“I’ve still got five more years on my contract and who knows…if we’re playing well up here in Calgary I could end up staying another four or five years there because I love the city so much. It’s tough to have all those articles come out when it’s something so small, but that’s the way it goes sometimes.”

It’s certainly possible that Gaudreau opts to explore unrestricted free agency when his contract expires. But he doesn’t have that option until 2022.

For now, Gaudreau’s excited about the next few years in Calgary, where the Flames are trending the right way, possibly soon into legitimate Stanley Cup contenders.

Related: Stability, Stanley Cup aspirations ‘a breath of fresh air’ for Mike Smith

Matt Murray discusses the ‘new look’ Penguins

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Save for the loss of Ben Lovejoy, the Pittsburgh Penguins of 2016-17 looked a heck of a lot like the Penguins of 2015-16.

Both those teams won the Stanley Cup, of course.

But the Pens of 2017-18, while still boasting superstars Sidney Crosby and Evgeni Malkin, will have to attempt a three-peat without some key pieces from the 2017 run.

Gone are Marc-Andre Fleury, Nick Bonino, Chris Kunitz, Trevor Daley, and Ron Hainsey, the latter of whom proved a savvy pickup by GM Jim Rutherford at the trade deadline.

It’s also possible that Matt Cullen opts for retirement.

True, the Penguins added Matt Hunwick in free agency, and they don’t expect to be without Kris Letang again next spring.

But for goalie Matt Murray, winning it all in 2018 seems a larger challenge.

“Obviously it’s not easy to win at all in this league, especially with the salary cap and the turnover that teams go through. Last year we were lucky that we didn’t lose too many guys and we had a lot of the same guys come back,” Murray told SooToday.com.

“This year it’s a little bit different. We lost some key pieces and we’re going to have a new look going into this season. But I think we’ve added some key pieces as well and I think we’re in really good shape. Of course it’s going to be difficult, but I think if there’s a team that can do it, we can do it.”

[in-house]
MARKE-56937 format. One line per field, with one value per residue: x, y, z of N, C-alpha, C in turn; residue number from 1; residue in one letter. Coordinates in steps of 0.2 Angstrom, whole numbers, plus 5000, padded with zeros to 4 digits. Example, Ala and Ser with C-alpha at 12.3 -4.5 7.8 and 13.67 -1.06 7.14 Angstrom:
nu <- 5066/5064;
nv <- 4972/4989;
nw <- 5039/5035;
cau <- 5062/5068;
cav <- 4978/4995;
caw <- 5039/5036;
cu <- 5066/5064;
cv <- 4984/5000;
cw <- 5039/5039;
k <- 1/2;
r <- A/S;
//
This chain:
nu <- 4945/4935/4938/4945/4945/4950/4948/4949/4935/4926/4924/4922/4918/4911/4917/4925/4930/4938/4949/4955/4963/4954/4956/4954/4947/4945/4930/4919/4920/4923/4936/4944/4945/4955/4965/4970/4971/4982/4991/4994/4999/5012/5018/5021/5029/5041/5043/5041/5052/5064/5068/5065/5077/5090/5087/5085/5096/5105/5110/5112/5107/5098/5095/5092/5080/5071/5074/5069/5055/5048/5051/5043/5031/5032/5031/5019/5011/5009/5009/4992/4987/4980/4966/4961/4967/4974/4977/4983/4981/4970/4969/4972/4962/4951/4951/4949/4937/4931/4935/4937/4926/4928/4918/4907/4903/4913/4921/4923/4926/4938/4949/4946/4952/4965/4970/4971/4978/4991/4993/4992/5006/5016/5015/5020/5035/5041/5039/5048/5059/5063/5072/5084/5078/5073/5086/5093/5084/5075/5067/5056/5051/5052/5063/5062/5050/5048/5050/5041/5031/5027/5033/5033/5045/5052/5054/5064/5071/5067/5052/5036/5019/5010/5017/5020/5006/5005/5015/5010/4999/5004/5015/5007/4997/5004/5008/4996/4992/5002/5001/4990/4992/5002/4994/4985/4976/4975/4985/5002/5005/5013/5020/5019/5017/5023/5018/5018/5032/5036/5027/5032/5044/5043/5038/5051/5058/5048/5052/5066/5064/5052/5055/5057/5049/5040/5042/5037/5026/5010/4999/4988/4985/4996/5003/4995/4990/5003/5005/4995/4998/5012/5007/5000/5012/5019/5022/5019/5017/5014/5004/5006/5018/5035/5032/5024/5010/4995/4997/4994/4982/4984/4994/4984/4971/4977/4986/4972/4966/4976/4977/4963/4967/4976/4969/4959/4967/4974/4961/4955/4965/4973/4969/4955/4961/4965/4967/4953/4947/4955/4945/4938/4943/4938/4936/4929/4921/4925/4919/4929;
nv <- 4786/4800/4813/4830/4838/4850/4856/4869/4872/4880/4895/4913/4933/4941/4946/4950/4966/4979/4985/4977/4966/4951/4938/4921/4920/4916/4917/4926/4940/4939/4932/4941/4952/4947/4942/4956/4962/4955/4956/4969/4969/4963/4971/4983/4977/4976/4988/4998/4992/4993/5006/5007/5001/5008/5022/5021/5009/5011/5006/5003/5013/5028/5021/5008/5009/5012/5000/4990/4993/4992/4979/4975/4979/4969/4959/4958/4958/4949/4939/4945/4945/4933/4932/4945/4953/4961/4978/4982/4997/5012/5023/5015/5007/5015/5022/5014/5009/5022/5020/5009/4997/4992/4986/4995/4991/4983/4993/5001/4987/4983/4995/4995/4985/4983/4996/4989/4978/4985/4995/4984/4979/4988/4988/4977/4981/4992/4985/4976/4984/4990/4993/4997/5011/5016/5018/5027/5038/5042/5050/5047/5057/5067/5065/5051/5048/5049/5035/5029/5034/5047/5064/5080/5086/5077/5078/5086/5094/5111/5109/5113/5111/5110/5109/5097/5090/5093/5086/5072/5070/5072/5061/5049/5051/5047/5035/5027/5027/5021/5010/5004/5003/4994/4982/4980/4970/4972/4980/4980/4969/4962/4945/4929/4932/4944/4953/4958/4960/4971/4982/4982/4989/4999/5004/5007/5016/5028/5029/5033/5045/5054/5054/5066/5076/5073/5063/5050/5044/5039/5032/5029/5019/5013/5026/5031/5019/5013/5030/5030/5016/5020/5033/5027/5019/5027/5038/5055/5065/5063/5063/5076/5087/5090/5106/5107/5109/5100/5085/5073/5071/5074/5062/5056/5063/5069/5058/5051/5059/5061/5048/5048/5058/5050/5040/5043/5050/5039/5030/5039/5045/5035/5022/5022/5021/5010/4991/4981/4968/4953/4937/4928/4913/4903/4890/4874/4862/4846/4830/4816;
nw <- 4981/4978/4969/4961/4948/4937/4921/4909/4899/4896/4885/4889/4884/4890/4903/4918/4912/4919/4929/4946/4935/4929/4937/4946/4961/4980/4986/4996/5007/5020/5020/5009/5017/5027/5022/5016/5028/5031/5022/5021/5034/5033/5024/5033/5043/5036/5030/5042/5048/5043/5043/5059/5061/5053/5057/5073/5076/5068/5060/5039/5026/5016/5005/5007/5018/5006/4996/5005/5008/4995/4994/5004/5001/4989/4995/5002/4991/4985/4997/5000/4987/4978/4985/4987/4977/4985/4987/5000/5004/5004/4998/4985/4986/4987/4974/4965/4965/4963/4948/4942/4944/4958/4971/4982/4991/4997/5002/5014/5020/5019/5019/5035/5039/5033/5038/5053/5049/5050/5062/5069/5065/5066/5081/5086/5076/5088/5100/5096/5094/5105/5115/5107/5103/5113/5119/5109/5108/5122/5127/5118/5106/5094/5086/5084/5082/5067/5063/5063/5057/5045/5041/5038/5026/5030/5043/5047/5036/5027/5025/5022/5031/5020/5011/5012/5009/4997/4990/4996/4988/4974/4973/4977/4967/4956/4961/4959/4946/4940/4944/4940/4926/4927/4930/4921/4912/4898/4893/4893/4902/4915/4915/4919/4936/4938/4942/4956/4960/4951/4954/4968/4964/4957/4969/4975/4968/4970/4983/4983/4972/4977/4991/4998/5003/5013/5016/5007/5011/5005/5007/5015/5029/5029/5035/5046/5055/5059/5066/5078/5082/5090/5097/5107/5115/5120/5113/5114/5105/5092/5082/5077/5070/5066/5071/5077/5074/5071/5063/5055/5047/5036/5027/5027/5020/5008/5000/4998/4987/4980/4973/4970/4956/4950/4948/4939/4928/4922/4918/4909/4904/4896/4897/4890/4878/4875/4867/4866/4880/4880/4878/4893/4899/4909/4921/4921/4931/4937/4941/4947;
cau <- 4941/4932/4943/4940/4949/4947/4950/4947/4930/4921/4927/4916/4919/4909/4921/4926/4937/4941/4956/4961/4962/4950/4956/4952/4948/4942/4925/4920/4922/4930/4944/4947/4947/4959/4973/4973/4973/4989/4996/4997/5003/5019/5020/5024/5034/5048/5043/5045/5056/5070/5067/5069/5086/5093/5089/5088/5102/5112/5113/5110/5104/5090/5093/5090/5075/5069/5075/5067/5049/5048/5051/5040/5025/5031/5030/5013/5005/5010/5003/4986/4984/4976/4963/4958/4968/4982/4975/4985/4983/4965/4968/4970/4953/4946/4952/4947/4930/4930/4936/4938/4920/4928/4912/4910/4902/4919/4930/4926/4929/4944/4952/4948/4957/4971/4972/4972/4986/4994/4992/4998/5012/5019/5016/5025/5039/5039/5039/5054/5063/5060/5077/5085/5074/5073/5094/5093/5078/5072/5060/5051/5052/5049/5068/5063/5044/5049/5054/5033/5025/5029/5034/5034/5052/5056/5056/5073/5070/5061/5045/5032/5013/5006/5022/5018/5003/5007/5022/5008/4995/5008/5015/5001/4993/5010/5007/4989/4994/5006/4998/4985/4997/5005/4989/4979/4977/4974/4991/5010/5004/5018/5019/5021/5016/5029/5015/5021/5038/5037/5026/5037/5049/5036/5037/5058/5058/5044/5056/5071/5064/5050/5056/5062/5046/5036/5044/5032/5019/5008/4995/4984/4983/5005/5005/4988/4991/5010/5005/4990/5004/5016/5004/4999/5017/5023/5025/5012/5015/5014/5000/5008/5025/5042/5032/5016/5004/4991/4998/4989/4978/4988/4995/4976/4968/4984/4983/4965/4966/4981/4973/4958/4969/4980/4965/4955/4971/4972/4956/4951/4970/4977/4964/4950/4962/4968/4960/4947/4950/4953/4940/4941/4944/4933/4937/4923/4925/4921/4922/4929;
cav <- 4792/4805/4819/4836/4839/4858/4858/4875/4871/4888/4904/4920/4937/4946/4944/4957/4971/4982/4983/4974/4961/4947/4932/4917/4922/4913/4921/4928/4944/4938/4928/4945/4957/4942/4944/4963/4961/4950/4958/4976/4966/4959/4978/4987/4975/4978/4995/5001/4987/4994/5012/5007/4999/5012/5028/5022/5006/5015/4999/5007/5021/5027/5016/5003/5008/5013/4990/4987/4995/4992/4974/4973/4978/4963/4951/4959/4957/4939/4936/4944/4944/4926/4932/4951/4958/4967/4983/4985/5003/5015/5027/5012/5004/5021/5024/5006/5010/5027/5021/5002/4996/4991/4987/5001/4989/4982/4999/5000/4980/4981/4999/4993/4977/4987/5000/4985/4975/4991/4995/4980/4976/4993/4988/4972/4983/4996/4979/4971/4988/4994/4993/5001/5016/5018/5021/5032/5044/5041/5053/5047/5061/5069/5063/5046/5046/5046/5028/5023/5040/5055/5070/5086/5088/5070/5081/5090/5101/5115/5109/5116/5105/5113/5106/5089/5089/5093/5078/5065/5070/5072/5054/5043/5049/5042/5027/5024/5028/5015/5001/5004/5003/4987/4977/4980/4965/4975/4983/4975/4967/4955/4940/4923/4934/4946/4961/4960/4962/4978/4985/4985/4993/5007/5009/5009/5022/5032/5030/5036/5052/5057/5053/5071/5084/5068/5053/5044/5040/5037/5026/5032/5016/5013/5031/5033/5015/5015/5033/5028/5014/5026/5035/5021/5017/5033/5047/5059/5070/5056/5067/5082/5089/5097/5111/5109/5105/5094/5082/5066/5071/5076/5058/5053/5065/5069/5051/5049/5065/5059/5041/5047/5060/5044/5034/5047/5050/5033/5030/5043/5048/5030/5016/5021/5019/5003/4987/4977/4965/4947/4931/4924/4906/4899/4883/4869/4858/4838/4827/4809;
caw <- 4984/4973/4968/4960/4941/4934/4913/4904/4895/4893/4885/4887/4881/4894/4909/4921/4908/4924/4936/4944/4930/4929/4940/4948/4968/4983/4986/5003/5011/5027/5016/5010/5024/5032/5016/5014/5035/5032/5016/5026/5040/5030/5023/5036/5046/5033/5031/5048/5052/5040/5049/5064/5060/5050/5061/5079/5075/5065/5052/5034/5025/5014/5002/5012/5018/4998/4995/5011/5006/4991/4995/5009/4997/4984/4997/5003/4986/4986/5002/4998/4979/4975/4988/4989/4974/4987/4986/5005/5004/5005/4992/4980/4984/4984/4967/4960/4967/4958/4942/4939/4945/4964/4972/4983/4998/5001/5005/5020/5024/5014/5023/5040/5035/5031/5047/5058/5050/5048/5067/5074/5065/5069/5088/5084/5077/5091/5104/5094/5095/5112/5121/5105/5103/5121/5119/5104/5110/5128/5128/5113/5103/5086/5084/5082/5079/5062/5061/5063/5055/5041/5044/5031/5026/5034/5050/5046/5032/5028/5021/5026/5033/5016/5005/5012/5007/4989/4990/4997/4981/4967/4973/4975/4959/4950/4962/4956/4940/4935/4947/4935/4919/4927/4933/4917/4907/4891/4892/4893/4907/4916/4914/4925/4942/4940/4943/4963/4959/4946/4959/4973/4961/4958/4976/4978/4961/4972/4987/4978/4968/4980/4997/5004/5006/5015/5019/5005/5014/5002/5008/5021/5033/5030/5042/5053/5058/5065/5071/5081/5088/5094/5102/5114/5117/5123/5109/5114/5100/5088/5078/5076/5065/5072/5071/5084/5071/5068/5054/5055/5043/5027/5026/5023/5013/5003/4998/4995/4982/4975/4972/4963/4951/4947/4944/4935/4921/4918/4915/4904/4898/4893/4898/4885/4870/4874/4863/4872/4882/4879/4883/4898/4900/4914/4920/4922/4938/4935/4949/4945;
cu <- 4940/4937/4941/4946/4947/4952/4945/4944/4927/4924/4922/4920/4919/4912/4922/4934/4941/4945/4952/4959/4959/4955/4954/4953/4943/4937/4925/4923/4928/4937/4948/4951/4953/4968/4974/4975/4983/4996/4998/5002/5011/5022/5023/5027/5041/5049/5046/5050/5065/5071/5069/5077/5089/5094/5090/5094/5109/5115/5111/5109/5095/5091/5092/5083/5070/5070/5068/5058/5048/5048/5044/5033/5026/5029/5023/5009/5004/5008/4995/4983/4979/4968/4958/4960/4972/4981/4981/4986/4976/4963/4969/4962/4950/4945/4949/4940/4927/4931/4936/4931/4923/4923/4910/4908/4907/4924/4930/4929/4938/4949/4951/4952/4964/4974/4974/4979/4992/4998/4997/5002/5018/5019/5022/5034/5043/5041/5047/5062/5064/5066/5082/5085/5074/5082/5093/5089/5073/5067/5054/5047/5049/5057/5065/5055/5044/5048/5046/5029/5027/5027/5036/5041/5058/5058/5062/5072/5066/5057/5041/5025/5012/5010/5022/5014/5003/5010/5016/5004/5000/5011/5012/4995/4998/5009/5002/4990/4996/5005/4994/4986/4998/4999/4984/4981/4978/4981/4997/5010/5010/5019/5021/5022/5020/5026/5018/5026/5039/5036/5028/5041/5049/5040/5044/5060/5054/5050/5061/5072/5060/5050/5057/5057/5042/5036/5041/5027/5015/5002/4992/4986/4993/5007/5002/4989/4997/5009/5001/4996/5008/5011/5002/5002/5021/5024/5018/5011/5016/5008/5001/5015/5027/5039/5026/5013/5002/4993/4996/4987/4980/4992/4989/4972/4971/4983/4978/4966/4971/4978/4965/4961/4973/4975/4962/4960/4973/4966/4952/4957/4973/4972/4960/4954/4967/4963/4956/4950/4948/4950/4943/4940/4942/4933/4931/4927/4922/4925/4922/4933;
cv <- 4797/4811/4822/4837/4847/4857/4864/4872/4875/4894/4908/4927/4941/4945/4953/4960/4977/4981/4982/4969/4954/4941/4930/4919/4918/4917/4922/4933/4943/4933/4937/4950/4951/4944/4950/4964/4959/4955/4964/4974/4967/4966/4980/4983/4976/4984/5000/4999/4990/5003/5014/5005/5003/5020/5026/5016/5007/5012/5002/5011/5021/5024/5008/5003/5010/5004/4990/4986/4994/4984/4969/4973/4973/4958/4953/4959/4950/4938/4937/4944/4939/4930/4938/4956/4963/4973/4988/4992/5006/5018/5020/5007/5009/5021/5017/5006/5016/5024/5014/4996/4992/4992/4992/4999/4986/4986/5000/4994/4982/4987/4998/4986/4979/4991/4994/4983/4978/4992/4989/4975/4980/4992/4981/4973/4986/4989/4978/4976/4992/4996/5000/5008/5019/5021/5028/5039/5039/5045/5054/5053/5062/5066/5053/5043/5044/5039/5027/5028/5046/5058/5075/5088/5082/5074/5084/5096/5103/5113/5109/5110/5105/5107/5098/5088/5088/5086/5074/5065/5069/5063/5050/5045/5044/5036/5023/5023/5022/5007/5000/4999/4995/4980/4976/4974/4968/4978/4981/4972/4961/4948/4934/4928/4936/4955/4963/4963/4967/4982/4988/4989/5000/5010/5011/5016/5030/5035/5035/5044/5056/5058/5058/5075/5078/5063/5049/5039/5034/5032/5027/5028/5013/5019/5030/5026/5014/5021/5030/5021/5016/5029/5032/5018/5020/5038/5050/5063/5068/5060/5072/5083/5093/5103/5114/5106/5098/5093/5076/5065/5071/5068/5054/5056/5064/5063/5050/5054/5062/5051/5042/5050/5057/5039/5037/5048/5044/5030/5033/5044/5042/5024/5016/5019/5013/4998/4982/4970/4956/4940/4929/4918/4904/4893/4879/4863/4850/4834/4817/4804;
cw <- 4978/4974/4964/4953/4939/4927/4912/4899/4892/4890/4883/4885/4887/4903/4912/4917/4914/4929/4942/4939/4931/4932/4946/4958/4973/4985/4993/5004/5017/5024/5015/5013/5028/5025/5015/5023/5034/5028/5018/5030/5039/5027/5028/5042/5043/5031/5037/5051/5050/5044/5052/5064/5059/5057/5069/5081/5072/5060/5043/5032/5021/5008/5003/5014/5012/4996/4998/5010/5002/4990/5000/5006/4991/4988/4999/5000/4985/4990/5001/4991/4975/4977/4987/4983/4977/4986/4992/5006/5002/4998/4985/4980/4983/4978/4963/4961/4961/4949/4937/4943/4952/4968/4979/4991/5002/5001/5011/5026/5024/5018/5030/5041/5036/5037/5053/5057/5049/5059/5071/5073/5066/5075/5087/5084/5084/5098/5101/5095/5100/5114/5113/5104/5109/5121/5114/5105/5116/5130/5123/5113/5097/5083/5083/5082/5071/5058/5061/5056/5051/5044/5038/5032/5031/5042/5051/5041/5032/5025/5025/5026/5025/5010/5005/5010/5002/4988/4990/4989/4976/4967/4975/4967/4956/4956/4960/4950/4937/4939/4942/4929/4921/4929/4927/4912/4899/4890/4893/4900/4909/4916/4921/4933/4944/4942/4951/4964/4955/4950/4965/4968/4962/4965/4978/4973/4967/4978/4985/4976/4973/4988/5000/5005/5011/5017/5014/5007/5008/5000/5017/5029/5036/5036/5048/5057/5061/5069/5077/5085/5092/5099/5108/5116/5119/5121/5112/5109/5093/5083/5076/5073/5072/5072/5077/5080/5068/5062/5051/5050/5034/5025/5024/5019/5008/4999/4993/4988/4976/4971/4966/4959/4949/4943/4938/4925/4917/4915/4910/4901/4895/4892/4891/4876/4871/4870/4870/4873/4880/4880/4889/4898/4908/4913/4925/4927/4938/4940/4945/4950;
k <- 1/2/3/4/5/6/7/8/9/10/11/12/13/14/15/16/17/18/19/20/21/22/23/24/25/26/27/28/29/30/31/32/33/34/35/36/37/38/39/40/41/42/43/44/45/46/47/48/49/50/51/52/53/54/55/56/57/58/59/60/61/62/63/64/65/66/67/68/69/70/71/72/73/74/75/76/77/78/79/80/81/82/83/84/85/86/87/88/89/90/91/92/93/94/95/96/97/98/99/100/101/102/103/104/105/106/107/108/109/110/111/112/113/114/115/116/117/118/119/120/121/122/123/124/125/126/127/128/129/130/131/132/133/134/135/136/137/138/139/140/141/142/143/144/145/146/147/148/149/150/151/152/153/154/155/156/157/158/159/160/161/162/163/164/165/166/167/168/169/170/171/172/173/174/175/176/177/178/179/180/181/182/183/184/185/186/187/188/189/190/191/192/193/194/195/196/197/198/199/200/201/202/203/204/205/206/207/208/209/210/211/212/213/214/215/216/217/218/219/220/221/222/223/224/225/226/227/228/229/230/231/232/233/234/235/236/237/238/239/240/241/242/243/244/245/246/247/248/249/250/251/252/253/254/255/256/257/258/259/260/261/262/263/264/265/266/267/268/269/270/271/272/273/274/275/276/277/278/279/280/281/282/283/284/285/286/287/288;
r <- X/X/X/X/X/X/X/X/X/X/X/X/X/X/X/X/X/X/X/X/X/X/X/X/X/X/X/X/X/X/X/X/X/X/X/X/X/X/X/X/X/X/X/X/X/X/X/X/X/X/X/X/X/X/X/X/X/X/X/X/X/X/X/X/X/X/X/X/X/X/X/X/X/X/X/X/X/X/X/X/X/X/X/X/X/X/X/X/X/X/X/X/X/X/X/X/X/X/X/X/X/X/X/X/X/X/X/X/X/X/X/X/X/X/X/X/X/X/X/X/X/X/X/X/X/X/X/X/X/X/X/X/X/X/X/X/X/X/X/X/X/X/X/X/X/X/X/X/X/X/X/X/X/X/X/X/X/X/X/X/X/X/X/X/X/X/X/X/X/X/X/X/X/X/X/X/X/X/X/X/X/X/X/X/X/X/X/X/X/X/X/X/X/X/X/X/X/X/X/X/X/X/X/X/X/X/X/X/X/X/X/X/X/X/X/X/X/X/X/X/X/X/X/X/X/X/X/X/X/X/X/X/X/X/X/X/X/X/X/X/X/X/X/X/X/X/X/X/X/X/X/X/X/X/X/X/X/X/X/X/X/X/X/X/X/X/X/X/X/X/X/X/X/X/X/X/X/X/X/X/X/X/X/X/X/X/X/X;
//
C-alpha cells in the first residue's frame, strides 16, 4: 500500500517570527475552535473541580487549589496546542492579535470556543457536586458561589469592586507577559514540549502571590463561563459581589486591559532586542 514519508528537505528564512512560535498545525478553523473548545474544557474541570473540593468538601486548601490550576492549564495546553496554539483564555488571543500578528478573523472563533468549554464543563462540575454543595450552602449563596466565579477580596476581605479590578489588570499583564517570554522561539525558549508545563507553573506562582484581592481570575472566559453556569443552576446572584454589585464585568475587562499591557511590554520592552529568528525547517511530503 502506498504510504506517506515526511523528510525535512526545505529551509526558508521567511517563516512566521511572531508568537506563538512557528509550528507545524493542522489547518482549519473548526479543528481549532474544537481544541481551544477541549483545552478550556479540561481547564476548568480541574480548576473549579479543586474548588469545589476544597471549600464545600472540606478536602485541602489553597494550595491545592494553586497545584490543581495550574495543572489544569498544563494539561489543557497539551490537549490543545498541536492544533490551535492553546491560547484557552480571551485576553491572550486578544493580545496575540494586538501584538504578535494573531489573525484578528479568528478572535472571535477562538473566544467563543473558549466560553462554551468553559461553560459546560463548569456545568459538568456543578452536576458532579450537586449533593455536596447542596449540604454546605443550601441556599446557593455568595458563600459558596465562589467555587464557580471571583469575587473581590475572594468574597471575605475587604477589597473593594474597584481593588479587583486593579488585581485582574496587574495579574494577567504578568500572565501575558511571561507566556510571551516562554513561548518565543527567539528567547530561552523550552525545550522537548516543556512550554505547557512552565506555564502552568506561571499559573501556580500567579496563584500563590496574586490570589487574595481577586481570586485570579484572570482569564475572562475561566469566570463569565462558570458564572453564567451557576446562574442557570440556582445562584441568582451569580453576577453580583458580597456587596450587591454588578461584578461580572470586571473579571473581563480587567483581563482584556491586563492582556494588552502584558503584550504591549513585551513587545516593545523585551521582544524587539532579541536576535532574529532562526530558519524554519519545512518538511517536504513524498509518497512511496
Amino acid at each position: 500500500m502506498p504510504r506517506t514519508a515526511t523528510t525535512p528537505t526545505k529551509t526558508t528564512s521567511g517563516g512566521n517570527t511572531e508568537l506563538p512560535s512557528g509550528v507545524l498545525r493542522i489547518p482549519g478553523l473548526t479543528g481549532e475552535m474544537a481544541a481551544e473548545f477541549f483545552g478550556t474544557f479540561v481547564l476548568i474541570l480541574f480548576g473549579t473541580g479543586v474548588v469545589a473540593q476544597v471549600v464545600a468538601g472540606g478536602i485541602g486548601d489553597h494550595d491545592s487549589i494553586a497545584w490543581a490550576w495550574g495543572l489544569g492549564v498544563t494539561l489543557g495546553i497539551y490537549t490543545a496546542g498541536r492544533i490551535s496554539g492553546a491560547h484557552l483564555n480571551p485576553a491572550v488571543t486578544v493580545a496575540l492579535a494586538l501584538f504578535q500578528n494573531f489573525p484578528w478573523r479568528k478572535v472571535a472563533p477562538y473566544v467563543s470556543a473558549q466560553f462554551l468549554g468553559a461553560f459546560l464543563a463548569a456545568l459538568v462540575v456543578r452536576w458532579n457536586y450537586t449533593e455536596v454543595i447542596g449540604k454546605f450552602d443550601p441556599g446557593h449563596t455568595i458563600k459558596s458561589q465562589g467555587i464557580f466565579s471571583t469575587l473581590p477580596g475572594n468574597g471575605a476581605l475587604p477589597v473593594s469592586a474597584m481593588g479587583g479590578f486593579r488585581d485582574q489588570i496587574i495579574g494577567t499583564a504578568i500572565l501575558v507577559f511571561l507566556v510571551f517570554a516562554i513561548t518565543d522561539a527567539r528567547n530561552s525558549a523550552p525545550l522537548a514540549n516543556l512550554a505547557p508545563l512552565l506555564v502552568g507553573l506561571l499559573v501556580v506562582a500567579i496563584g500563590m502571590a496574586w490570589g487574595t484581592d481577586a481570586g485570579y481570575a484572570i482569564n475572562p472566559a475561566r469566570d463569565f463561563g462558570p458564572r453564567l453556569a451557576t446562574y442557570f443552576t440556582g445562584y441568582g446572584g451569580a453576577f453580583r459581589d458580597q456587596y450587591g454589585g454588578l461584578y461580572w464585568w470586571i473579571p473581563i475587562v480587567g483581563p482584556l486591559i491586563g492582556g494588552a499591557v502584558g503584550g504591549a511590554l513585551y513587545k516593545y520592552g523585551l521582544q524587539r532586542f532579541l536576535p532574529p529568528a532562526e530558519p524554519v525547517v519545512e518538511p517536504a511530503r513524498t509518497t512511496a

For any team that loses important players, the key to success is usually found in the organization’s youth. Enter forwards Daniel Sprong and Zach Aston-Reese. If those two can become contributors by the playoffs, it would sure help.

Rutherford will also have to come through by finding a new third-line center. That’s no easy task given the importance of the position. Bonino was a tremendous bargain for the Pens, but he’s in Nashville now.

Related: Pens can’t ‘panic’ to replace Bonino

Report: Bruins avoid arbitration with Spooner

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Heading into today’s arbitration hearing, Ryan Spooner was reportedly looking for a $3.85 million dollar deal. On the other side of this equation, the Bruins were only willing to offer $2 million.

With that kind of gap, it seemed almost certain that this dispute would be settled by an arbitrator, but the two sides have reportedly met somewhere in the middle, per Sportsnet’s Elliotte Friedman.

Friedman is reporting that the two sides have avoided arbitration by agreeing to a deal worth $2.825 million.

Spooner finished last season with 11 goals and 39 points in 78 games. The 25-year-old scored two less goals and 10 less points in 2016-17 than he did the previous year.

There’s no doubt that he has plenty of offensively ability, but consistency in his own end has always been an issue (just ask former head coach Claude Julien).

If Spooner can put it all together this season, he’ll be able to earn a much bigger pay day next summer.